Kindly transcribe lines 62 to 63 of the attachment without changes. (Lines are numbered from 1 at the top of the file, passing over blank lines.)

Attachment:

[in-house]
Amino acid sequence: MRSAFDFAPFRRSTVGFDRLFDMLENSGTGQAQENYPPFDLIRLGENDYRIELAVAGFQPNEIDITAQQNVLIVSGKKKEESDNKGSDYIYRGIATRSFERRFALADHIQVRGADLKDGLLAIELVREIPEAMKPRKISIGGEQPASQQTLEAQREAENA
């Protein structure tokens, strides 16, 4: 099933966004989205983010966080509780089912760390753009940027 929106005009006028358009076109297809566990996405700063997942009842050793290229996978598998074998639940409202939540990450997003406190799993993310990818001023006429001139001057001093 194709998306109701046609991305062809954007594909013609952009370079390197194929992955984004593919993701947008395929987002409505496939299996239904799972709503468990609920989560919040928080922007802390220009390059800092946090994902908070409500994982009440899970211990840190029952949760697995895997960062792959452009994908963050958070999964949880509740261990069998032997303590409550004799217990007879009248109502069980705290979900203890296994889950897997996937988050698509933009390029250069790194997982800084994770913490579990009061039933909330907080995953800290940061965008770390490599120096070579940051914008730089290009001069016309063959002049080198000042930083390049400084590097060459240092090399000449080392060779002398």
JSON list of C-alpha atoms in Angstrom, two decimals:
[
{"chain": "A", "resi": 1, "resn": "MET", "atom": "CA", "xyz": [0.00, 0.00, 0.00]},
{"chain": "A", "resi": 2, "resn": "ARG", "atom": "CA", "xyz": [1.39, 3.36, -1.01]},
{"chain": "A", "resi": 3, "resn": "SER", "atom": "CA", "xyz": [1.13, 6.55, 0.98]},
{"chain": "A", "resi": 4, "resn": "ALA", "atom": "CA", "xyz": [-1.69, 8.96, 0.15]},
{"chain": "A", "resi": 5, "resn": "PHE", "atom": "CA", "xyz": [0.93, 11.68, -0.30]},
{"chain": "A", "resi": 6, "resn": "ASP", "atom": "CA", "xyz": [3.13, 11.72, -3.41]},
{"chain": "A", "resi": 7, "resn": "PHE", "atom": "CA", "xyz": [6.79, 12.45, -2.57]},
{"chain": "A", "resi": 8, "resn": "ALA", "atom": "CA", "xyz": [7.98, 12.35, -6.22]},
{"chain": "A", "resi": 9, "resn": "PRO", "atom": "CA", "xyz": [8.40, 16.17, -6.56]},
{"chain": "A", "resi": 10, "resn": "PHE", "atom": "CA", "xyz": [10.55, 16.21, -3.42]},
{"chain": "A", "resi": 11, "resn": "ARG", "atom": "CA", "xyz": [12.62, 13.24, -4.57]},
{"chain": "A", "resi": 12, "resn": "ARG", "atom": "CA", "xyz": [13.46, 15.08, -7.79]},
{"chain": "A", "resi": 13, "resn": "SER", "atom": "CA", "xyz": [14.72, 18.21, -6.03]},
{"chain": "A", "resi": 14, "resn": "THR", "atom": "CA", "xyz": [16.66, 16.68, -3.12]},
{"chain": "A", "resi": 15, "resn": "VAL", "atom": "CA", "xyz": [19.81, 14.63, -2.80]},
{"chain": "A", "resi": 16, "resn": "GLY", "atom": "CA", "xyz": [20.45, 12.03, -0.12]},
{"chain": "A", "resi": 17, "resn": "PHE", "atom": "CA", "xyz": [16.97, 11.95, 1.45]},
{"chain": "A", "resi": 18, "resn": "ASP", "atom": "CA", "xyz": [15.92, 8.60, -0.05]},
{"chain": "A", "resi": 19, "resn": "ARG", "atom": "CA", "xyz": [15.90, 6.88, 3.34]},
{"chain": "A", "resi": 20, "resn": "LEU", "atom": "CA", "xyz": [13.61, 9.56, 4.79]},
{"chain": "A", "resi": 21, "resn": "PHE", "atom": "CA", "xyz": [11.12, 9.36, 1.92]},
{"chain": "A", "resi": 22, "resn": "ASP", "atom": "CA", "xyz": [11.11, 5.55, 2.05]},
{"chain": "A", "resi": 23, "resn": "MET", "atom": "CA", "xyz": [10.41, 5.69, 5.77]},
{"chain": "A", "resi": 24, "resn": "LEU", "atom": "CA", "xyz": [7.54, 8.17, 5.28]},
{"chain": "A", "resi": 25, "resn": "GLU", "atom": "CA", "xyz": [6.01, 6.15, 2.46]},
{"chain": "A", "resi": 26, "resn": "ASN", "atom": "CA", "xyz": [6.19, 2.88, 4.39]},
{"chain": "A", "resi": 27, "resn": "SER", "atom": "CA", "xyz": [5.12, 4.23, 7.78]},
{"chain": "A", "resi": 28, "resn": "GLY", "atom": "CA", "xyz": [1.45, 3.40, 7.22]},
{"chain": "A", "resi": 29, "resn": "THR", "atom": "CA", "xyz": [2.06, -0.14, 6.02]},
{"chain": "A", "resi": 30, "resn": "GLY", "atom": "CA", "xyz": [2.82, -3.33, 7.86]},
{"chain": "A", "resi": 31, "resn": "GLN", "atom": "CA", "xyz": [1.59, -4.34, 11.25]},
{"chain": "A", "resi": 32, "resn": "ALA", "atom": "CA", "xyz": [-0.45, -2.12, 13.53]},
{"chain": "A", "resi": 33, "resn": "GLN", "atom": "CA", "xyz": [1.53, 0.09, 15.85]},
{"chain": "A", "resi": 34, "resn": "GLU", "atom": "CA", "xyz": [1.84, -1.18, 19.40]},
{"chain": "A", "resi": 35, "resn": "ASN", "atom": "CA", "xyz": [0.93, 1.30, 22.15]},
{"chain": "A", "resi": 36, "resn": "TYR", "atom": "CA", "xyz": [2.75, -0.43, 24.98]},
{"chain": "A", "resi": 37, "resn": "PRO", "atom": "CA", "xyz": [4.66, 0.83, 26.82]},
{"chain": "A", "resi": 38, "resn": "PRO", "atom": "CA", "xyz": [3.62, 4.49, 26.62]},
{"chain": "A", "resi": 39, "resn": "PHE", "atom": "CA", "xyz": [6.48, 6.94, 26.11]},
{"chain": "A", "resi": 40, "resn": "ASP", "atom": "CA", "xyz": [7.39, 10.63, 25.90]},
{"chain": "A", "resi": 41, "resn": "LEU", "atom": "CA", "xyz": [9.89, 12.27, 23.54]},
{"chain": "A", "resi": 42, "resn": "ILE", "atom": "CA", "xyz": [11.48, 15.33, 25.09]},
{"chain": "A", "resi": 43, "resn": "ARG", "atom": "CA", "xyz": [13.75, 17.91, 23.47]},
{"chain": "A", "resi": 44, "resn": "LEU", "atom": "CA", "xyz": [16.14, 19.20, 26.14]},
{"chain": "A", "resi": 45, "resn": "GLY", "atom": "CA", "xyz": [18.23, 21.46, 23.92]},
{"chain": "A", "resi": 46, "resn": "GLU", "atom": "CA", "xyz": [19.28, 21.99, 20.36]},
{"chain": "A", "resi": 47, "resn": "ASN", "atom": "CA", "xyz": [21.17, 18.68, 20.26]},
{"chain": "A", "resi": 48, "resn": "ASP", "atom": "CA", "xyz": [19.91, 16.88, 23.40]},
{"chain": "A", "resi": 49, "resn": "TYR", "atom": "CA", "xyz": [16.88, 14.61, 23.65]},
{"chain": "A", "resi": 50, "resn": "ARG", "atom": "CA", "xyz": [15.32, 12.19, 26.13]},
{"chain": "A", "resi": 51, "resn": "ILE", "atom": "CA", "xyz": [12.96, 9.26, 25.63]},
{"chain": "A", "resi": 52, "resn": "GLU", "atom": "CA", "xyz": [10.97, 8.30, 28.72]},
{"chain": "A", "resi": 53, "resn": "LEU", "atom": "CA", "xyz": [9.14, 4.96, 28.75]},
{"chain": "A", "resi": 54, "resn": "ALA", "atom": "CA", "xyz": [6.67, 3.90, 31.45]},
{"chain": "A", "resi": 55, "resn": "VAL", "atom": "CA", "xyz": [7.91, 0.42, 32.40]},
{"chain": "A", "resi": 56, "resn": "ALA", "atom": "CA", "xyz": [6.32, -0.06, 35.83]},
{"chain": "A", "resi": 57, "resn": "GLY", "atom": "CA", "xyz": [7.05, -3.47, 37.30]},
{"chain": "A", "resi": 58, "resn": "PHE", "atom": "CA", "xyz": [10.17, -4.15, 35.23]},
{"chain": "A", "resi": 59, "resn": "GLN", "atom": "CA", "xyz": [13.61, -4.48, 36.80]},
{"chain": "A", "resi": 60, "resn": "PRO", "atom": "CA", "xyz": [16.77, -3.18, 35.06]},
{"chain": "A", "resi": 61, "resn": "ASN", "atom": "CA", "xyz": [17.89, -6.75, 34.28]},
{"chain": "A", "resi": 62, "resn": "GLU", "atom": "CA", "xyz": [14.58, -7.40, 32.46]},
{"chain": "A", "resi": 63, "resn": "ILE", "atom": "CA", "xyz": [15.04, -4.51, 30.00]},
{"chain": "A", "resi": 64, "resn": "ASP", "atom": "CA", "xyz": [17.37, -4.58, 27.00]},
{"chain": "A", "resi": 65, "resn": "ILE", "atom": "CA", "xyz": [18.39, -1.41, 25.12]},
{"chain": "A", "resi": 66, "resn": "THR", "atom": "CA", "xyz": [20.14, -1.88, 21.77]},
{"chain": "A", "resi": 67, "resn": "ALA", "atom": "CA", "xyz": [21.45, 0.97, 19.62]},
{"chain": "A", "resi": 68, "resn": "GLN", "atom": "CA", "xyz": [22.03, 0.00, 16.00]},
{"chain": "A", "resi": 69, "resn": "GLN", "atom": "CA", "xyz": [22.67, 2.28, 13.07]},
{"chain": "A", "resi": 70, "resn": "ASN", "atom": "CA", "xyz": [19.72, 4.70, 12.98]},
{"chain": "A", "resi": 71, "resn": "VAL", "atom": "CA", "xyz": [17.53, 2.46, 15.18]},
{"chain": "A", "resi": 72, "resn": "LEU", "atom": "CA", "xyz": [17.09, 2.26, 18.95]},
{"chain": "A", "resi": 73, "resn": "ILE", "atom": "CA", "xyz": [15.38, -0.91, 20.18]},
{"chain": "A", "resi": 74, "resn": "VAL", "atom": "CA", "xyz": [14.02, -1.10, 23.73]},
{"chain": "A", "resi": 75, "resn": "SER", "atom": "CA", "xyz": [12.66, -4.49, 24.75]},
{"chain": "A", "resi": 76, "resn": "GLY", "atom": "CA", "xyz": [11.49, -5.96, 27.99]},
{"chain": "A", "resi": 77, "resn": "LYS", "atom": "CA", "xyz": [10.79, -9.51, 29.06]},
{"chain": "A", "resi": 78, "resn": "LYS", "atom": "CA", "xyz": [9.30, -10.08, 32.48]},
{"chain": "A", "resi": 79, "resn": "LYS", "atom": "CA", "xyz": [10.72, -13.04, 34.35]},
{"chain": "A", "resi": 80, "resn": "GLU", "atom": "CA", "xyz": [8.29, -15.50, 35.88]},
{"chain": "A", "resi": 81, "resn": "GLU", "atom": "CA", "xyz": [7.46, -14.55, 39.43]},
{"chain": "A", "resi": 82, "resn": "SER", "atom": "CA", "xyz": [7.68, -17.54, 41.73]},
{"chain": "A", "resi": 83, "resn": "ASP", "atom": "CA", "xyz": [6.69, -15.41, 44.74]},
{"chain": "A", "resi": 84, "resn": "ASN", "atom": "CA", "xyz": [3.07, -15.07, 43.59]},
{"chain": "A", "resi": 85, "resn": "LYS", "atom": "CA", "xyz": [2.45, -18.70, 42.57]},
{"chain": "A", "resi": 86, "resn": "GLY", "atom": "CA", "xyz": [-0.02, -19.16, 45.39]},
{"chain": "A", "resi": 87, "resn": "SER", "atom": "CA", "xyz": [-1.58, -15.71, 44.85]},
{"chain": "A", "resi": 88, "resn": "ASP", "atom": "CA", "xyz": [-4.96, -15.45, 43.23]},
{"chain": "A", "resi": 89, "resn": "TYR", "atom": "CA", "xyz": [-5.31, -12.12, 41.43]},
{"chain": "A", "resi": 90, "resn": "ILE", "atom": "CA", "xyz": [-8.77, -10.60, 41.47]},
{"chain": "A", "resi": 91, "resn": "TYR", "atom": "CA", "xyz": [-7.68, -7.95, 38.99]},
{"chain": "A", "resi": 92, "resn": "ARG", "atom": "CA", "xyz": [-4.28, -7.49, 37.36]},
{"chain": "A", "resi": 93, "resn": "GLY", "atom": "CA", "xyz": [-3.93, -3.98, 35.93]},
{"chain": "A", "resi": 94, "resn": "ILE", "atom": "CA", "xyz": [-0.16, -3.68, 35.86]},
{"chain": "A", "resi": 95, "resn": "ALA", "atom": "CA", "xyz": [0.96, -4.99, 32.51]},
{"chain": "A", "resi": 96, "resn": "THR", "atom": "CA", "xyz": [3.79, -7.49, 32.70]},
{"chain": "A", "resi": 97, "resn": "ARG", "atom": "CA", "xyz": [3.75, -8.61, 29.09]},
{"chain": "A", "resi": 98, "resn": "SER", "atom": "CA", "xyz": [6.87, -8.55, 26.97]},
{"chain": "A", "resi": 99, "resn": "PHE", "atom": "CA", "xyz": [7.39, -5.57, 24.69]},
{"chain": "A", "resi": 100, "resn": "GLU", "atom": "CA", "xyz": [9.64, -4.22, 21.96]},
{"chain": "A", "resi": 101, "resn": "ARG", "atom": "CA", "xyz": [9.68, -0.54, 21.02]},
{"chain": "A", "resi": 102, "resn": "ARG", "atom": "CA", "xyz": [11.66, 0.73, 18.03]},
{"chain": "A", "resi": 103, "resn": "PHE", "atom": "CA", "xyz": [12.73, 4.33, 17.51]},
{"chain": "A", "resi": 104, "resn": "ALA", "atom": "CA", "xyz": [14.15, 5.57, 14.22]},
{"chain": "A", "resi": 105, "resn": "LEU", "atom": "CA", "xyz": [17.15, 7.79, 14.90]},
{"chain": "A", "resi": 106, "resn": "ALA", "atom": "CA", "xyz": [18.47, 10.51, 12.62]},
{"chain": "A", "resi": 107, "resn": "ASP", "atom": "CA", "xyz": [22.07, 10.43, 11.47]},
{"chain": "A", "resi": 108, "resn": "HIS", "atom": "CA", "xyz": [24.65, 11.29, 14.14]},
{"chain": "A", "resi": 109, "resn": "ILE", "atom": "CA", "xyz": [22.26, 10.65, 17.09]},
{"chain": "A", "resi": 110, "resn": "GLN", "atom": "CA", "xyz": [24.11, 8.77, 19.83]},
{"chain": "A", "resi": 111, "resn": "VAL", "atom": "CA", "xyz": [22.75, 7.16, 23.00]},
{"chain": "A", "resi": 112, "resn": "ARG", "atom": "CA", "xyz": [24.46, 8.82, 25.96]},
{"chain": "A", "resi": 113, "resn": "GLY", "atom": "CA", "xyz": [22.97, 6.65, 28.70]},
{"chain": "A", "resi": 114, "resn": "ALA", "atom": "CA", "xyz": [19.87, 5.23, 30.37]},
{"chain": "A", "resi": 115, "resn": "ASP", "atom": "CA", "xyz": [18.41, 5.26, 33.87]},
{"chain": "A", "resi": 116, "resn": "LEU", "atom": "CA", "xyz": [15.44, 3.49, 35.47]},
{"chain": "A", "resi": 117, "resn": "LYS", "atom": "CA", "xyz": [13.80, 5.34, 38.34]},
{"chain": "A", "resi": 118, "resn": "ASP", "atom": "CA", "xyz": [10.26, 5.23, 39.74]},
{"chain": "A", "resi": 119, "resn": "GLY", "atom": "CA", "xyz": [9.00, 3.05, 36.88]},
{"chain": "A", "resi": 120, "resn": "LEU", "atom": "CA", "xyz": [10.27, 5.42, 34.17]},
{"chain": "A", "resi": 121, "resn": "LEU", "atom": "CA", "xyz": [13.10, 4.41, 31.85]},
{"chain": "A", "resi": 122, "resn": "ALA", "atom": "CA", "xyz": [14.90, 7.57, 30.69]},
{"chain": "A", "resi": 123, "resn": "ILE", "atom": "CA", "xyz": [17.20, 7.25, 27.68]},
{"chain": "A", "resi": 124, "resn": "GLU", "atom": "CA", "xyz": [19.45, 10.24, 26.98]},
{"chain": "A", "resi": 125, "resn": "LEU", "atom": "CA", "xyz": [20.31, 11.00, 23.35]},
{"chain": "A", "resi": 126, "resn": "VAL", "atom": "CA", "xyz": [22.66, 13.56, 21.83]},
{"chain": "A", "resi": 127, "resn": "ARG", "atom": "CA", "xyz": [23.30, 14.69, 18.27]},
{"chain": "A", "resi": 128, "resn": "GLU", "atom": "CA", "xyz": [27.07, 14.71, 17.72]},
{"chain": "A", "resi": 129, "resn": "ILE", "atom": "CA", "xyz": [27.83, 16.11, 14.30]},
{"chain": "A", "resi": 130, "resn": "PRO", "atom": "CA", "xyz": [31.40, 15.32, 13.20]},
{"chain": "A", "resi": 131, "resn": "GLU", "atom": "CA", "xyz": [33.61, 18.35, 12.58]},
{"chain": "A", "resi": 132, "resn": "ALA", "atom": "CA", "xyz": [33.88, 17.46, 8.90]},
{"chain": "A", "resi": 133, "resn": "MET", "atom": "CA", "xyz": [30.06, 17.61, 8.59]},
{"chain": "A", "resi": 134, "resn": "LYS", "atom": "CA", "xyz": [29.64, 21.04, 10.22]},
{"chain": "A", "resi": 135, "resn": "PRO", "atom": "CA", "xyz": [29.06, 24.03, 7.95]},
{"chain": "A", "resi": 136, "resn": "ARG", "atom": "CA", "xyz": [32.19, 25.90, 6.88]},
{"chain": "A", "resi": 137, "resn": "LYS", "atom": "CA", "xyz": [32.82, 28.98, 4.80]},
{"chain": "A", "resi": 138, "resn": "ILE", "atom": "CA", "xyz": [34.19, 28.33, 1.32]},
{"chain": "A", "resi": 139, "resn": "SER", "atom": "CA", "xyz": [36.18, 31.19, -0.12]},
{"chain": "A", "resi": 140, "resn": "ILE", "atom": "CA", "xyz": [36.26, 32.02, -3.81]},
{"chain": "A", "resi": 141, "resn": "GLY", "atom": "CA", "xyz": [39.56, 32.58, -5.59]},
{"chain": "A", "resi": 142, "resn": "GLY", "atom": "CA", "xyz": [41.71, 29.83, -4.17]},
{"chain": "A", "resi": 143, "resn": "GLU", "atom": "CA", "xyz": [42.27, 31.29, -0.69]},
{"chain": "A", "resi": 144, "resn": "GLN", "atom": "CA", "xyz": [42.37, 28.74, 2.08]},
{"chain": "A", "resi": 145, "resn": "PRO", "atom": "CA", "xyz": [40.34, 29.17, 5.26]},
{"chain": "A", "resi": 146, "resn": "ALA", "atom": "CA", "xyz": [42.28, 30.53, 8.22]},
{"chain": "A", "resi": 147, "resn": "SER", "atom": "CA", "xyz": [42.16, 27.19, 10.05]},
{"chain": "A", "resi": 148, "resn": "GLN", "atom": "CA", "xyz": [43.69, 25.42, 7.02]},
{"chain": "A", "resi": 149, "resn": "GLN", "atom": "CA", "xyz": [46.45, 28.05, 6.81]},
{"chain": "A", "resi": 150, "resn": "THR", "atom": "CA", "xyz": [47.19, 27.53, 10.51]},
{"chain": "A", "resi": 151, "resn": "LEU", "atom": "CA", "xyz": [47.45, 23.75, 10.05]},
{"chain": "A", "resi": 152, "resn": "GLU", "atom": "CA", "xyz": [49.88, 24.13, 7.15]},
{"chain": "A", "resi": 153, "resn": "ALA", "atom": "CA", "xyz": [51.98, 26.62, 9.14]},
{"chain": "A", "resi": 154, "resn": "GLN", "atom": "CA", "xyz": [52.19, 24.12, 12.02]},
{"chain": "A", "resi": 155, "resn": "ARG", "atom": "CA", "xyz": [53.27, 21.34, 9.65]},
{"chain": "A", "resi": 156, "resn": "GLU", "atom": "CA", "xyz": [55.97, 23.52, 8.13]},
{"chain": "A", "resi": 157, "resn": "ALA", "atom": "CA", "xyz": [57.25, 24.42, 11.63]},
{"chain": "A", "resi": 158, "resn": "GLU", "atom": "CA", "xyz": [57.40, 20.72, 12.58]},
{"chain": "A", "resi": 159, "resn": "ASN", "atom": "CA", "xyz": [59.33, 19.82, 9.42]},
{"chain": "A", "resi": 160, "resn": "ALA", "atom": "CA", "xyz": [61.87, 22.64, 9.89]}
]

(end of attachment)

{"chain": "A", "resi": 57, "resn": "GLY", "atom": "CA", "xyz": [7.05, -3.47, 37.30]},
{"chain": "A", "resi": 58, "resn": "PHE", "atom": "CA", "xyz": [10.17, -4.15, 35.23]},